7. A sense of indignity was and is still being felt by young people across the world. This will only continue as governments continue to be outmuscled by multi-national corporations and the rise of China and India as manufacturing and knowledge powers

8. People always assumed that America and the Western world would have the upper hand in the knowledge economy that is college-educated people will always be in higher demand, but then other countries like China and Russia started investing more in the education.

9. In the UK, 3 years after their graduations, 28% of college grads were without a full-time job

10. Even the assumption that college graduates will more make over the lifetime is becoming less of a reality because of growing debt

(296 words)

(2) FULL RESPONSE

Chapter one of Open: How We’ll Work, Live and Learn in the Future begins by talking about the series of protests and political uprisings that occurred in 2011, which included the Arab Spring across the Middle East and Africa, protests in Britain and the Occupy movement across the United States. The author David Price compares these modern uprisings to a similar series of uprisings that occurred in 1848 across Europe. It turns out that these two periods of political uprisings separated by 163 years, actually had a lot in common. In both years, a dissatisfied and unemployed class of poor and middle-class people were introduced to and inspired by new forms of communication technology. In 1848, the newspaper and in 2011, online social media sites like Twitter.

As David Price put it, a sense of indignity was and is still being felt by young people across the world. This feeling of indignity and unfairness will only get worse as governments continue to be outmuscled by multi-national corporations and as India and China become the manufacturing and knowledge powers of the world, and more jobs continue to be outsourced.

The author then talks about education and jobs, the current state of both in America, and how they might change in 10 or 20 years. People assumed that America and the rest of the Western world would always be the centers of the knowledge economy, where the best schools are located and college-educated people are always in high demand. Even taking on debt was considered worth it because a job will always be there for graduates. However, we are seeing a shift of higher education to the other side of the world, to countries like India. People there can get a college education, learn the basic skills they need for a job and work for a lot less.

This is something that I relate to very much, as a college student who has taken on a lot of debt to get where I am now. I’ve been told countless times that debt is normal and expected and that getting a good job after graduation will make it worth it. As a Computer Science student, this might still be true but for students of other majors, getting a job will only continue to get harder. According to a survey cited in this chapter, only 28% of college graduates in the UK had found a full-time job three years after graduation. College is cheaper in the UK which makes it more accessible to more people, but that’s still a shocking figure.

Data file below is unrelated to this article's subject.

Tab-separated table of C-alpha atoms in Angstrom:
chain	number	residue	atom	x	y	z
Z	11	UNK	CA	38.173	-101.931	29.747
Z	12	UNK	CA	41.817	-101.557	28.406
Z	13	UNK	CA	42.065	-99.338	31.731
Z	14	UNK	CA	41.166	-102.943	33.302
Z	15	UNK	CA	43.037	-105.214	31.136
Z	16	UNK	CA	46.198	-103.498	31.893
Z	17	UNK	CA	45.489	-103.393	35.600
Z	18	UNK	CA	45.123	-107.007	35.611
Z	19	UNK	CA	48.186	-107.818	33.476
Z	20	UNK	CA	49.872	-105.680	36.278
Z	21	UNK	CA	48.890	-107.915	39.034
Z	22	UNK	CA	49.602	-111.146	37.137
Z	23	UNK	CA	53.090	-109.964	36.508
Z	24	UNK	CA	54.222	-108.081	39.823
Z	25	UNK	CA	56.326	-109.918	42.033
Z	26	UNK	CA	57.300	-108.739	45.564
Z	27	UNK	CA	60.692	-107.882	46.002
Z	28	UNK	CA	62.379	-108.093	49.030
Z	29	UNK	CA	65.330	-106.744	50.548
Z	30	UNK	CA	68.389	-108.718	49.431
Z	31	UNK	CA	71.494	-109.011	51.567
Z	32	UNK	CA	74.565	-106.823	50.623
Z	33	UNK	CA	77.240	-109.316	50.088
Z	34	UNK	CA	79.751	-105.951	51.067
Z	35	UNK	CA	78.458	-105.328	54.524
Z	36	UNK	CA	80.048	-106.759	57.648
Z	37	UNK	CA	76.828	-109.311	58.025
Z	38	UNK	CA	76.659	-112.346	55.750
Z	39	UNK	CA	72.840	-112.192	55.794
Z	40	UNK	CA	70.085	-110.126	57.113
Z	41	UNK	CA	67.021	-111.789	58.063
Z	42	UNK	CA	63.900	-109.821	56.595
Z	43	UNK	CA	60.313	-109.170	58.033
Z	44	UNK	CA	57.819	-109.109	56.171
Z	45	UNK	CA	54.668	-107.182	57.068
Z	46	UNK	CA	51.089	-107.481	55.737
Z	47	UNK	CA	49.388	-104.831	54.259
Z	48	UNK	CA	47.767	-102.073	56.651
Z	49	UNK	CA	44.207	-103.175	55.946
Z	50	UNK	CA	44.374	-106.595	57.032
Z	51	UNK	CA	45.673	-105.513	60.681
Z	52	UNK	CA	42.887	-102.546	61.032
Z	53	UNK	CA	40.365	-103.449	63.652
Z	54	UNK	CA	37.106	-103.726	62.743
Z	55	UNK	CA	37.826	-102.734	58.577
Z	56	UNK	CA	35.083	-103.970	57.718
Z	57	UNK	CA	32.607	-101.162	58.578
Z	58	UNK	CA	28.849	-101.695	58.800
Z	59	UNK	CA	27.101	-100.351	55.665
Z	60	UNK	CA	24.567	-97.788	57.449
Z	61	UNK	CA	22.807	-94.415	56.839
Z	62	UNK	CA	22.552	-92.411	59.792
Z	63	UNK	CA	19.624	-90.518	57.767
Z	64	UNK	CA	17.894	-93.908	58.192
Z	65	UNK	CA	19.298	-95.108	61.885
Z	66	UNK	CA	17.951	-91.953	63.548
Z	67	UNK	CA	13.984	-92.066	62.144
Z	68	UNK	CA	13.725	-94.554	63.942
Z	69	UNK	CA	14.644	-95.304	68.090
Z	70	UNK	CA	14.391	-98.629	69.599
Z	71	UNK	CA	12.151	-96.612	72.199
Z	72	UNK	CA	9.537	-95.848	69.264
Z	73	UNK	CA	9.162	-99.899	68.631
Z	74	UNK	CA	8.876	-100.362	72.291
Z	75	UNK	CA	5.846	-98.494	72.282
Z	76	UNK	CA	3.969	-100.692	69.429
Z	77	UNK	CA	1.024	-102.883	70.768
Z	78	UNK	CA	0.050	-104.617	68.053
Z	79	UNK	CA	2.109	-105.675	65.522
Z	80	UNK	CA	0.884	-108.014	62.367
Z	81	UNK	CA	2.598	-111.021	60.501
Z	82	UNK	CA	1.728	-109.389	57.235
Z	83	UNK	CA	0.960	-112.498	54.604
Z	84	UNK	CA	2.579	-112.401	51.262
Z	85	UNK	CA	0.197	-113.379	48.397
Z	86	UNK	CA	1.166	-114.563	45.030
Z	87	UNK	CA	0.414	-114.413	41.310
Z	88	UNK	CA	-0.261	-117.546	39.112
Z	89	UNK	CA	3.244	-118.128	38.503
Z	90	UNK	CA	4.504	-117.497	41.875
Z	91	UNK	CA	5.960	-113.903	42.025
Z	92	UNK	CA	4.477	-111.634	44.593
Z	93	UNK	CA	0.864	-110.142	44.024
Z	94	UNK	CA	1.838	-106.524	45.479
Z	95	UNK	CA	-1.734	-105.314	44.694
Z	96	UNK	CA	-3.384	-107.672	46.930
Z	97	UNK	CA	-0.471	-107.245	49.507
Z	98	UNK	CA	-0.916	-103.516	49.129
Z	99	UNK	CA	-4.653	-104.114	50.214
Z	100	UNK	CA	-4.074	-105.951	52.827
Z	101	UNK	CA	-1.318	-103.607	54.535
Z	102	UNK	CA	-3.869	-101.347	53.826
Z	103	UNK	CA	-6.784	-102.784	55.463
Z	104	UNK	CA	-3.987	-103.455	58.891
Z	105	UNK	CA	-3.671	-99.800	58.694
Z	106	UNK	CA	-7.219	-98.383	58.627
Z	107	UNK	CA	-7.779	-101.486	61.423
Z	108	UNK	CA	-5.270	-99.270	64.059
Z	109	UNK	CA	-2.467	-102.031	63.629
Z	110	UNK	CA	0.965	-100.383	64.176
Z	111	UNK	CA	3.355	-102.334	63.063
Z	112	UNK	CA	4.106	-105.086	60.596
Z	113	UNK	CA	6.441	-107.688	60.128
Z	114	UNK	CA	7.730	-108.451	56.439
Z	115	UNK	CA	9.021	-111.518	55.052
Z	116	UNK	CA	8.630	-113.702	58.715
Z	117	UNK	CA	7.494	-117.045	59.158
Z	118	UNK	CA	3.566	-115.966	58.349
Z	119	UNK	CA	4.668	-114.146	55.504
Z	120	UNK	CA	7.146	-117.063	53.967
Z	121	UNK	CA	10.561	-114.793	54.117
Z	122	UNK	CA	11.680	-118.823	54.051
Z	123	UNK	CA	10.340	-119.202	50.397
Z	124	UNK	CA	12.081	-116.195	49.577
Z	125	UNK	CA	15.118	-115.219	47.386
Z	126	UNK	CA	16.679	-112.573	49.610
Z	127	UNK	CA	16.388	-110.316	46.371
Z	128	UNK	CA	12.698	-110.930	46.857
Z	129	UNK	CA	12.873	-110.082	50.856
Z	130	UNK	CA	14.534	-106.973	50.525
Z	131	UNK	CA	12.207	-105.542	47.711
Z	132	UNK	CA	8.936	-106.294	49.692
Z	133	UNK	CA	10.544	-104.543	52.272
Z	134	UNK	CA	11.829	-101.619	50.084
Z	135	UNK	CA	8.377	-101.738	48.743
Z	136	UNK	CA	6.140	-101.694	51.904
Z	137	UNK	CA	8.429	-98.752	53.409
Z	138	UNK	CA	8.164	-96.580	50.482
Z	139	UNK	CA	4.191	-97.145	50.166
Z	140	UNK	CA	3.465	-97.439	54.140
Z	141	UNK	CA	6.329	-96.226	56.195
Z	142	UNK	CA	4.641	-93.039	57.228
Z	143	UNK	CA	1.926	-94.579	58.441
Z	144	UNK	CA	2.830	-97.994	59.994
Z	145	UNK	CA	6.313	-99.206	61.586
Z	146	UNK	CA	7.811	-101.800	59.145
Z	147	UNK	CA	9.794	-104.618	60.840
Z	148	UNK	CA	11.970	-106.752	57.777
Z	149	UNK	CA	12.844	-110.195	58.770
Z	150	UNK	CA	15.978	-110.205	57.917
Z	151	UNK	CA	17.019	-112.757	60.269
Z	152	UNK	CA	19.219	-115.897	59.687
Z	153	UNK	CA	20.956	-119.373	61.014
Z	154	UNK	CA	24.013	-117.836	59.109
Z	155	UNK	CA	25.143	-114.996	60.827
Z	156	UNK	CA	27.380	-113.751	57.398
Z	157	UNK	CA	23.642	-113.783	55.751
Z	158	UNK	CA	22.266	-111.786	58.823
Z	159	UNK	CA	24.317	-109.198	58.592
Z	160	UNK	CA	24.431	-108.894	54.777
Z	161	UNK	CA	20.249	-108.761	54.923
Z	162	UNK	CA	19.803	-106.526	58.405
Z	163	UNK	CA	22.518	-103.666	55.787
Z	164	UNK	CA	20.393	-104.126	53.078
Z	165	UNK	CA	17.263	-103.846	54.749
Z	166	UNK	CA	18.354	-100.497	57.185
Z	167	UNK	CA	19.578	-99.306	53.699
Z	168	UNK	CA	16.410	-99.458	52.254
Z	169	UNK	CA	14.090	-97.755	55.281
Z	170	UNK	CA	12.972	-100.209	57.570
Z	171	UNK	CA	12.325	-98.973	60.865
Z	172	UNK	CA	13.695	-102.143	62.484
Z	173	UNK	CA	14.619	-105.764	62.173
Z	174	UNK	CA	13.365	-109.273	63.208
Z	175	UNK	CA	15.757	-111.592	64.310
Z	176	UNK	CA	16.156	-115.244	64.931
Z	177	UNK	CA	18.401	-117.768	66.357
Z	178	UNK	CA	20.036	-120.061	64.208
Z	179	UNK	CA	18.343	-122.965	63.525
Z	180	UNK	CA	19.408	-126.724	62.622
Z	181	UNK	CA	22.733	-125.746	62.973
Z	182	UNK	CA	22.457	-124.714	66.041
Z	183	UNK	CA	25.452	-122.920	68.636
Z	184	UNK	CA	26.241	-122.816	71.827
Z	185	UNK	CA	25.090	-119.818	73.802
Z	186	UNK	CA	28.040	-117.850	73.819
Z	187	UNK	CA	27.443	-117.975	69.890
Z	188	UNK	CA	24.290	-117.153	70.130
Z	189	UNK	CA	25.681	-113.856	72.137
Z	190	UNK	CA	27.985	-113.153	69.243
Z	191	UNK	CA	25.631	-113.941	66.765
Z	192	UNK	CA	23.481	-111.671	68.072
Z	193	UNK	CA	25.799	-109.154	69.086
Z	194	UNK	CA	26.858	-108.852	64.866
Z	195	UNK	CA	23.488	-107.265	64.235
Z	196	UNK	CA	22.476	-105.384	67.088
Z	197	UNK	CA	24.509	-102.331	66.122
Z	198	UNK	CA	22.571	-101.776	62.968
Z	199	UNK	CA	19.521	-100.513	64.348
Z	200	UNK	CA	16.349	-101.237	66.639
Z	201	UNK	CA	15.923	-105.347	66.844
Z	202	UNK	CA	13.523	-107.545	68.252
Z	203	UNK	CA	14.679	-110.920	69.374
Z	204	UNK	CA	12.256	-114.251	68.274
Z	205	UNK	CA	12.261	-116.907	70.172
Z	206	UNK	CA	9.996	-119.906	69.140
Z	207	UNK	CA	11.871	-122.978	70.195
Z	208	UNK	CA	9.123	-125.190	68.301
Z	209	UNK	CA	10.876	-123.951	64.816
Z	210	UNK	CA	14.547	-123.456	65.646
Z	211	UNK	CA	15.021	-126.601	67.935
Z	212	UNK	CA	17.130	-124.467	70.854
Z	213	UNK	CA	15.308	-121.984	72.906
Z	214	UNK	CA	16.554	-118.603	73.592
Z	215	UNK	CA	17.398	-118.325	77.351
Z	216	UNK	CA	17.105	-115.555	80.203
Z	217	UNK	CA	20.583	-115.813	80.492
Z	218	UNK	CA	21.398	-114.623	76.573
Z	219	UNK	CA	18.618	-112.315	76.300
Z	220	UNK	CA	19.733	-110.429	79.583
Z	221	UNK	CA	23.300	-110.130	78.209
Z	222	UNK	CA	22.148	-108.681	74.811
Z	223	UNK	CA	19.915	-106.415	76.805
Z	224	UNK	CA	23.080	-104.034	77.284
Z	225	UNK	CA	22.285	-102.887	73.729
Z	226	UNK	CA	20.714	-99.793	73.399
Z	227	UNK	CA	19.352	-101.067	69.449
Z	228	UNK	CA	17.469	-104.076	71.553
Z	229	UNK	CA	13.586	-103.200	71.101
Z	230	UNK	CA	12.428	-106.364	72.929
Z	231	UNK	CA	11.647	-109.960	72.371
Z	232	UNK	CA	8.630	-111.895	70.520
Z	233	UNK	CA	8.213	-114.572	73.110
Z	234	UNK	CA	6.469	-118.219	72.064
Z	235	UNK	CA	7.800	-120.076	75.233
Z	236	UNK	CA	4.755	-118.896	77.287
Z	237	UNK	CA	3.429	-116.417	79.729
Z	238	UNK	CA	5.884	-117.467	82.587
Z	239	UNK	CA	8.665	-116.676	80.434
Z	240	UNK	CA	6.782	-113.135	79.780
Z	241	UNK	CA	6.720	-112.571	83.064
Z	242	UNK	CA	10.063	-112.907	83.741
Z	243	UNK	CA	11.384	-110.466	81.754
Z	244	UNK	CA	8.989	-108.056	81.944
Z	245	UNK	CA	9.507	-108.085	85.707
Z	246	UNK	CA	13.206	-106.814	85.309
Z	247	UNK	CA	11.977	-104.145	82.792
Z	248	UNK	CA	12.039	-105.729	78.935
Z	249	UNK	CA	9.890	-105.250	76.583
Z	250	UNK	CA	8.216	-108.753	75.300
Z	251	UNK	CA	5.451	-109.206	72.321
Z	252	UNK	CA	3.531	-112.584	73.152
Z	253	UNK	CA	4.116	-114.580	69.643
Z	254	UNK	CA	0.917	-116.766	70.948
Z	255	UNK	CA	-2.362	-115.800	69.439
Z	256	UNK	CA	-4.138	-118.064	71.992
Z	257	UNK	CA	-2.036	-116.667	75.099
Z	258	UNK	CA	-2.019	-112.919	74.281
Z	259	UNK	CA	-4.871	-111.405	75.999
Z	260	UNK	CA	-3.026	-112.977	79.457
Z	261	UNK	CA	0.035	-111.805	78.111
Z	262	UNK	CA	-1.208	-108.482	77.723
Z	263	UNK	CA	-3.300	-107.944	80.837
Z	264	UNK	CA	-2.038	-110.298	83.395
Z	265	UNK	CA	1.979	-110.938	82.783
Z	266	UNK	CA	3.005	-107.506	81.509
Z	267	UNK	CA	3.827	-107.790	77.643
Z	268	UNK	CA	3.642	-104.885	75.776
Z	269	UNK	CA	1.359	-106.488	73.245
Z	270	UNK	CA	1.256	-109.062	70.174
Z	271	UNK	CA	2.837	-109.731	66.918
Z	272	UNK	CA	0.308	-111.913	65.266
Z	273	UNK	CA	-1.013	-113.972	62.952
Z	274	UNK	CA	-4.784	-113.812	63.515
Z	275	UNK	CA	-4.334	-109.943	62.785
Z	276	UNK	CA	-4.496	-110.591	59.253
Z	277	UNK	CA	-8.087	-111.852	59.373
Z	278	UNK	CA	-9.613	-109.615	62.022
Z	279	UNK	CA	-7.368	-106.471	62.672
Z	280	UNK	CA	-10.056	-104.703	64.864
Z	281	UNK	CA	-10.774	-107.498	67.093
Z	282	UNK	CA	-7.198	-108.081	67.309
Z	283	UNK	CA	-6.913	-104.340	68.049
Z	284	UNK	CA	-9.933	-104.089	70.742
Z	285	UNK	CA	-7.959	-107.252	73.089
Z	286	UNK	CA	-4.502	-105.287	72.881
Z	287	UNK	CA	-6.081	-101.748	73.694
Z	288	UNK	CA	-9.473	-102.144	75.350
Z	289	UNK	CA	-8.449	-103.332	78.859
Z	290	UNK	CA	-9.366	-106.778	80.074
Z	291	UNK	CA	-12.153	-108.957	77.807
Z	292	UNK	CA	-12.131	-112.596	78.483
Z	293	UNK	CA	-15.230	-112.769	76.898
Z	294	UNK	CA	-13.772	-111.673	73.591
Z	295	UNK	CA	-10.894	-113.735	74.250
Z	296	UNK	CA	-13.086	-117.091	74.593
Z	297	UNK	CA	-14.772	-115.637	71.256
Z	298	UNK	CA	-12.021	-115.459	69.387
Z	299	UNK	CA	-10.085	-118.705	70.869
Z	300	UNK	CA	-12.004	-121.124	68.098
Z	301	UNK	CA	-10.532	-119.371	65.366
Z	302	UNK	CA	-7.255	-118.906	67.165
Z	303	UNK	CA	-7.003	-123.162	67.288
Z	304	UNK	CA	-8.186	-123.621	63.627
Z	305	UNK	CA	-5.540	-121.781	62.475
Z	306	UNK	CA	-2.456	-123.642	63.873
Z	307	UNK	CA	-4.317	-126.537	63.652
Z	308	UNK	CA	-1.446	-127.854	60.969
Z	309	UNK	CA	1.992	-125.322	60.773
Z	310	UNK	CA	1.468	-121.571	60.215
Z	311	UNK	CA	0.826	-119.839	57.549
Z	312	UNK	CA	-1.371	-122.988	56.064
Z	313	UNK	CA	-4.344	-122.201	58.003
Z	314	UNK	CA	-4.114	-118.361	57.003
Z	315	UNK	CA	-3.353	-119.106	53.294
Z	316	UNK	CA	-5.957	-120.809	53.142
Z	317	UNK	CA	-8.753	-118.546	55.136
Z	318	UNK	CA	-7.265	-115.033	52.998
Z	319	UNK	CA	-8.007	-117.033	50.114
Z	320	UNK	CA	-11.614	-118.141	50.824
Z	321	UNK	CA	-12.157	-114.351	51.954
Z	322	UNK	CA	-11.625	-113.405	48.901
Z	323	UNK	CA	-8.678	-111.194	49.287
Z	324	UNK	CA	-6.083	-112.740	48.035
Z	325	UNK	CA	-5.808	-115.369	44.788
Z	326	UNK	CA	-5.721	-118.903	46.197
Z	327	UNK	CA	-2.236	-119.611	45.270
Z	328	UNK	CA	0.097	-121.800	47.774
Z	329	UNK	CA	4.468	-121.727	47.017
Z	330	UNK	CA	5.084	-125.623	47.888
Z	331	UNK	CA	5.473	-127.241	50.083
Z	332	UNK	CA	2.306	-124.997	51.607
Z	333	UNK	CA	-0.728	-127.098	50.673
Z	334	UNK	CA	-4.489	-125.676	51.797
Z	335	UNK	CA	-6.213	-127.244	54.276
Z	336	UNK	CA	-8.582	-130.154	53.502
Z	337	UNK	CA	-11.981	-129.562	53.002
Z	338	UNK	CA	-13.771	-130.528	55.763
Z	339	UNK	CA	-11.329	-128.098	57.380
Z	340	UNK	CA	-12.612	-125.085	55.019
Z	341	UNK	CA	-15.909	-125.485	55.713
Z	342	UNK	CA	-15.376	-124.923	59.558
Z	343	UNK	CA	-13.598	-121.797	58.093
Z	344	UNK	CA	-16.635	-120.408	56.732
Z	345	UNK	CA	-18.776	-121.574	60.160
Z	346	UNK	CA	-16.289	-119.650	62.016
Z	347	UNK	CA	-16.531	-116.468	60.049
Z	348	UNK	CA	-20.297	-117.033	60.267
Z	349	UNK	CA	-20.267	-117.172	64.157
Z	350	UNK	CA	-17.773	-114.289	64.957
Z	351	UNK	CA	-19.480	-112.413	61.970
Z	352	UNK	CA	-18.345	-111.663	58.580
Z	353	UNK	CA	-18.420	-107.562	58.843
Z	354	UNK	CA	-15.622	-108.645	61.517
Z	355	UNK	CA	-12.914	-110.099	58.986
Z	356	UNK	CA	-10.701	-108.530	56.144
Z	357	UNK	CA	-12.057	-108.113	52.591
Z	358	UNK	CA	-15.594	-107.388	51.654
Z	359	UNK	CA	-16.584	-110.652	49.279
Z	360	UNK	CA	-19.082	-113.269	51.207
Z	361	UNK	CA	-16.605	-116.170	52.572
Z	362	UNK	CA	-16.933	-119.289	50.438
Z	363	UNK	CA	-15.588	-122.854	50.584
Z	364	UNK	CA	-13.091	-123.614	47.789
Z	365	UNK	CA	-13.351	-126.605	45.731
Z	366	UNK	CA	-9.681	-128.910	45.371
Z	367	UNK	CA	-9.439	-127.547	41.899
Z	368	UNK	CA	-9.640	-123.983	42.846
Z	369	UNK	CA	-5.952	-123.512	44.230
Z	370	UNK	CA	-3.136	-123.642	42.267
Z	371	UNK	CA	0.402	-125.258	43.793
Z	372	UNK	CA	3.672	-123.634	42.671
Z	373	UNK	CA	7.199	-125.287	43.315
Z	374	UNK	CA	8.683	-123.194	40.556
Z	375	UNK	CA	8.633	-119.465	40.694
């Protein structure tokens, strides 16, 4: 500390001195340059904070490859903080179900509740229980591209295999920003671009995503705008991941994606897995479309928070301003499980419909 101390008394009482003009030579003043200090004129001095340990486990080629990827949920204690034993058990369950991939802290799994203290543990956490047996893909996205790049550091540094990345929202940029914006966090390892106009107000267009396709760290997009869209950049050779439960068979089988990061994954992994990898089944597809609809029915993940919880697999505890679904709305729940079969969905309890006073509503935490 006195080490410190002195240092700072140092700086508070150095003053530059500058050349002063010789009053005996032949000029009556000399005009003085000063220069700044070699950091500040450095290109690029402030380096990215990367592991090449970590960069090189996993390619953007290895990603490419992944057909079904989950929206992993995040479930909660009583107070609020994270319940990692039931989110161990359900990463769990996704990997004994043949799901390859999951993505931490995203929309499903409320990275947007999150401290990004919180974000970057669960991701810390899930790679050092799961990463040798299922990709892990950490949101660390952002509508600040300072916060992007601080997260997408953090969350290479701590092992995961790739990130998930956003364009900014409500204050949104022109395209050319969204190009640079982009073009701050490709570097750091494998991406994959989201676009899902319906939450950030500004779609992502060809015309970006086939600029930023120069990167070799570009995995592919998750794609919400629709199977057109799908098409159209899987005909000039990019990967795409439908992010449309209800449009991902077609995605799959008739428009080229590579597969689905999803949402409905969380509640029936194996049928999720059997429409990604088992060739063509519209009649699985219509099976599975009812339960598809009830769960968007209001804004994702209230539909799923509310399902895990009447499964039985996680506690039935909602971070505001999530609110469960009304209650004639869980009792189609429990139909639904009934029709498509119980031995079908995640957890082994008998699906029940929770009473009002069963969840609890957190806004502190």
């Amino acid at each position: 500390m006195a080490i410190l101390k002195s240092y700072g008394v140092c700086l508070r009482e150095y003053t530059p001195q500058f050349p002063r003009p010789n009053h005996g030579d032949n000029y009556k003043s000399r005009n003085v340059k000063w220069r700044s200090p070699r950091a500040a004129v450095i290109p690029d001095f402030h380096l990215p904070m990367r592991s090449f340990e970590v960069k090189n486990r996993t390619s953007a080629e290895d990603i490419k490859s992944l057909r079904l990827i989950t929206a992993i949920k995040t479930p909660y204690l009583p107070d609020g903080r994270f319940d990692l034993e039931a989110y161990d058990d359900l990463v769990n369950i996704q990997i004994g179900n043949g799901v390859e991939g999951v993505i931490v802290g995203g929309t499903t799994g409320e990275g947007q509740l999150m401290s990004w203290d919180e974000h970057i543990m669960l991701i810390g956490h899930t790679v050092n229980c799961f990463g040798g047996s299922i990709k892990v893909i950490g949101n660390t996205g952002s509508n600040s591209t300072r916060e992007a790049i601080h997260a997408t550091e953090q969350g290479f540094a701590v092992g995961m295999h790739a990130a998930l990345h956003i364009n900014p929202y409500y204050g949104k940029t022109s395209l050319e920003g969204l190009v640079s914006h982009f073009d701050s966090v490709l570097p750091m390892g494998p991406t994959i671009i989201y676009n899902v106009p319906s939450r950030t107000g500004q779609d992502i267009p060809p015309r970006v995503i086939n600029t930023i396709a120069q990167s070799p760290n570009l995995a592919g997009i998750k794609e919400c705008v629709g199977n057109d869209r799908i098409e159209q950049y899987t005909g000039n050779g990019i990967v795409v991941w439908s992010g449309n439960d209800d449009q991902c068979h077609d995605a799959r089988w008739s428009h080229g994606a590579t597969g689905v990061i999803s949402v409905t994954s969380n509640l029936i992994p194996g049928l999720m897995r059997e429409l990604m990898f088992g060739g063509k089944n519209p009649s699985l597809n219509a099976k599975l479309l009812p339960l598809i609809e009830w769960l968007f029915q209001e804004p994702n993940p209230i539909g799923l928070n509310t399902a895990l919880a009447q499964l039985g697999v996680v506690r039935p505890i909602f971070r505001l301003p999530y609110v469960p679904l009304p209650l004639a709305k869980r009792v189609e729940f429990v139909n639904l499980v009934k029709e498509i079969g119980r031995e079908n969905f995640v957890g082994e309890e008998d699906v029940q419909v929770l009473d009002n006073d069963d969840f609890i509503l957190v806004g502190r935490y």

Another part of this chapter that I enjoyed reading was the author’s vision of the economy forty to fifty years from now. According to him we are in the midst of a global economic rebalancing and that in a couple of decades, we might see the shift from for-profits to non-profit organizations. We already have a form of that in what some economists are calling the sharing economy, epitomized by online, app-driven services like Uber and Airbnb that let people make money by sharing their cars and homes, respectively.

At the same time, I have a sense of cynicism when it comes to an alleged shift from for-profits to non-profit companies. Right now multi-national corporations have so much power, especially in our political system. Trade agreements like the Trans-Pacific Partnership that strengthen corporate power (such as the right for companies to sue countries for infringing on their right to do business by passing laws such as clean water acts) and expand restrictive patent and copyright laws to other countries will only entrench them even further. Unless something like the Arab Spring and 1848 revolutions happen on a much larger scale, I can’t picture these huge corporations giving up their power voluntarily.

(628 words)

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EXAMPLE 3
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MODULE DISCUSSANT QUESTION AND ANSWER

Jones – Module R Discussant, Chapter 4, Part 1

What changes do you think we will have to make to our education system and society in general to adapt to the continued export of jobs, including so called innovation jobs?

If jobs continue to be exported to other countries, we’ll have to seriously change how we make a living and pay for the things we need. Whether that’s in the form of wealth redistribution or a system where the government provides a monthly stipend, I don’t know for sure.
As for changes to the education system, we’ll have to confront the enormous amount of debt that college students face. We should not have to accept as a fact of life that people should start off their adult lives encumbered by debt. That will only catch up with us later when other countries have already solved the problem through free or reduced tuition, and their graduates are able to fully participate in their societies. Big changes will have to be made because if everyone has a college education, it will lose some of its value. I think changes to society and the education system will have to start before college. Refocusing public education from being able to regurgitate answers to being able to think critically is absolutely essential.

(176 words)